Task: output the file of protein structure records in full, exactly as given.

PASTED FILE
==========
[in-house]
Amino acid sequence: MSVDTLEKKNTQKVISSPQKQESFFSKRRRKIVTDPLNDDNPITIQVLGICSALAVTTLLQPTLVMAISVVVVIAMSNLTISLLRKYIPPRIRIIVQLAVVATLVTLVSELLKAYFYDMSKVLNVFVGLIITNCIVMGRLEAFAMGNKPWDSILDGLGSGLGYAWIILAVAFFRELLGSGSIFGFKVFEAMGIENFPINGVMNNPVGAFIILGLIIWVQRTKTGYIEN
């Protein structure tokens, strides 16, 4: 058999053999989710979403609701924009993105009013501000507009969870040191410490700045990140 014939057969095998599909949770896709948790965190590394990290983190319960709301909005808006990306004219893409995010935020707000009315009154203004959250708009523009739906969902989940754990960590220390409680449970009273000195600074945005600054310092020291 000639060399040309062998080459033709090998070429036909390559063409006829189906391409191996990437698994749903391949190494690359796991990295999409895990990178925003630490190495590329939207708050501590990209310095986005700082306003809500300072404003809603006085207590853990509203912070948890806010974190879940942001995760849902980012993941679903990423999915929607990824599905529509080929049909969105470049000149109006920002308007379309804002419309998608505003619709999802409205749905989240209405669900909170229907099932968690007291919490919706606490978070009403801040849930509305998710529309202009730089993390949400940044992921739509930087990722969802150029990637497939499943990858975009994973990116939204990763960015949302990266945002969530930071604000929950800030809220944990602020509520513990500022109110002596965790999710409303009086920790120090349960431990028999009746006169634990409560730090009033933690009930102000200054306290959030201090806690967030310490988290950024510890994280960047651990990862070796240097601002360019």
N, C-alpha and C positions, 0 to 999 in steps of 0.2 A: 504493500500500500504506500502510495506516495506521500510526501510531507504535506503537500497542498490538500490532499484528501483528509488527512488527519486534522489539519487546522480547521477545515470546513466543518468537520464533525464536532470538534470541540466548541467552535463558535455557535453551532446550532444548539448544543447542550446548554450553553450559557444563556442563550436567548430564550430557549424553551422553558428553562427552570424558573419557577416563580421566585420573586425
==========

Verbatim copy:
[in-house]
Amino acid sequence: MSVDTLEKKNTQKVISSPQKQESFFSKRRRKIVTDPLNDDNPITIQVLGICSALAVTTLLQPTLVMAISVVVVIAMSNLTISLLRKYIPPRIRIIVQLAVVATLVTLVSELLKAYFYDMSKVLNVFVGLIITNCIVMGRLEAFAMGNKPWDSILDGLGSGLGYAWIILAVAFFRELLGSGSIFGFKVFEAMGIENFPINGVMNNPVGAFIILGLIIWVQRTKTGYIEN
């Protein structure tokens, strides 16, 4: 058999053999989710979403609701924009993105009013501000507009969870040191410490700045990140 014939057969095998599909949770896709948790965190590394990290983190319960709301909005808006990306004219893409995010935020707000009315009154203004959250708009523009739906969902989940754990960590220390409680449970009273000195600074945005600054310092020291 000639060399040309062998080459033709090998070429036909390559063409006829189906391409191996990437698994749903391949190494690359796991990295999409895990990178925003630490190495590329939207708050501590990209310095986005700082306003809500300072404003809603006085207590853990509203912070948890806010974190879940942001995760849902980012993941679903990423999915929607990824599905529509080929049909969105470049000149109006920002308007379309804002419309998608505003619709999802409205749905989240209405669900909170229907099932968690007291919490919706606490978070009403801040849930509305998710529309202009730089993390949400940044992921739509930087990722969802150029990637497939499943990858975009994973990116939204990763960015949302990266945002969530930071604000929950800030809220944990602020509520513990500022109110002596965790999710409303009086920790120090349960431990028999009746006169634990409560730090009033933690009930102000200054306290959030201090806690967030310490988290950024510890994280960047651990990862070796240097601002360019």
N, C-alpha and C positions, 0 to 999 in steps of 0.2 A: 504493500500500500504506500502510495506516495506521500510526501510531507504535506503537500497542498490538500490532499484528501483528509488527512488527519486534522489539519487546522480547521477545515470546513466543518468537520464533525464536532470538534470541540466548541467552535463558535455557535453551532446550532444548539448544543447542550446548554450553553450559557444563556442563550436567548430564550430557549424553551422553558428553562427552570424558573419557577416563580421566585420573586425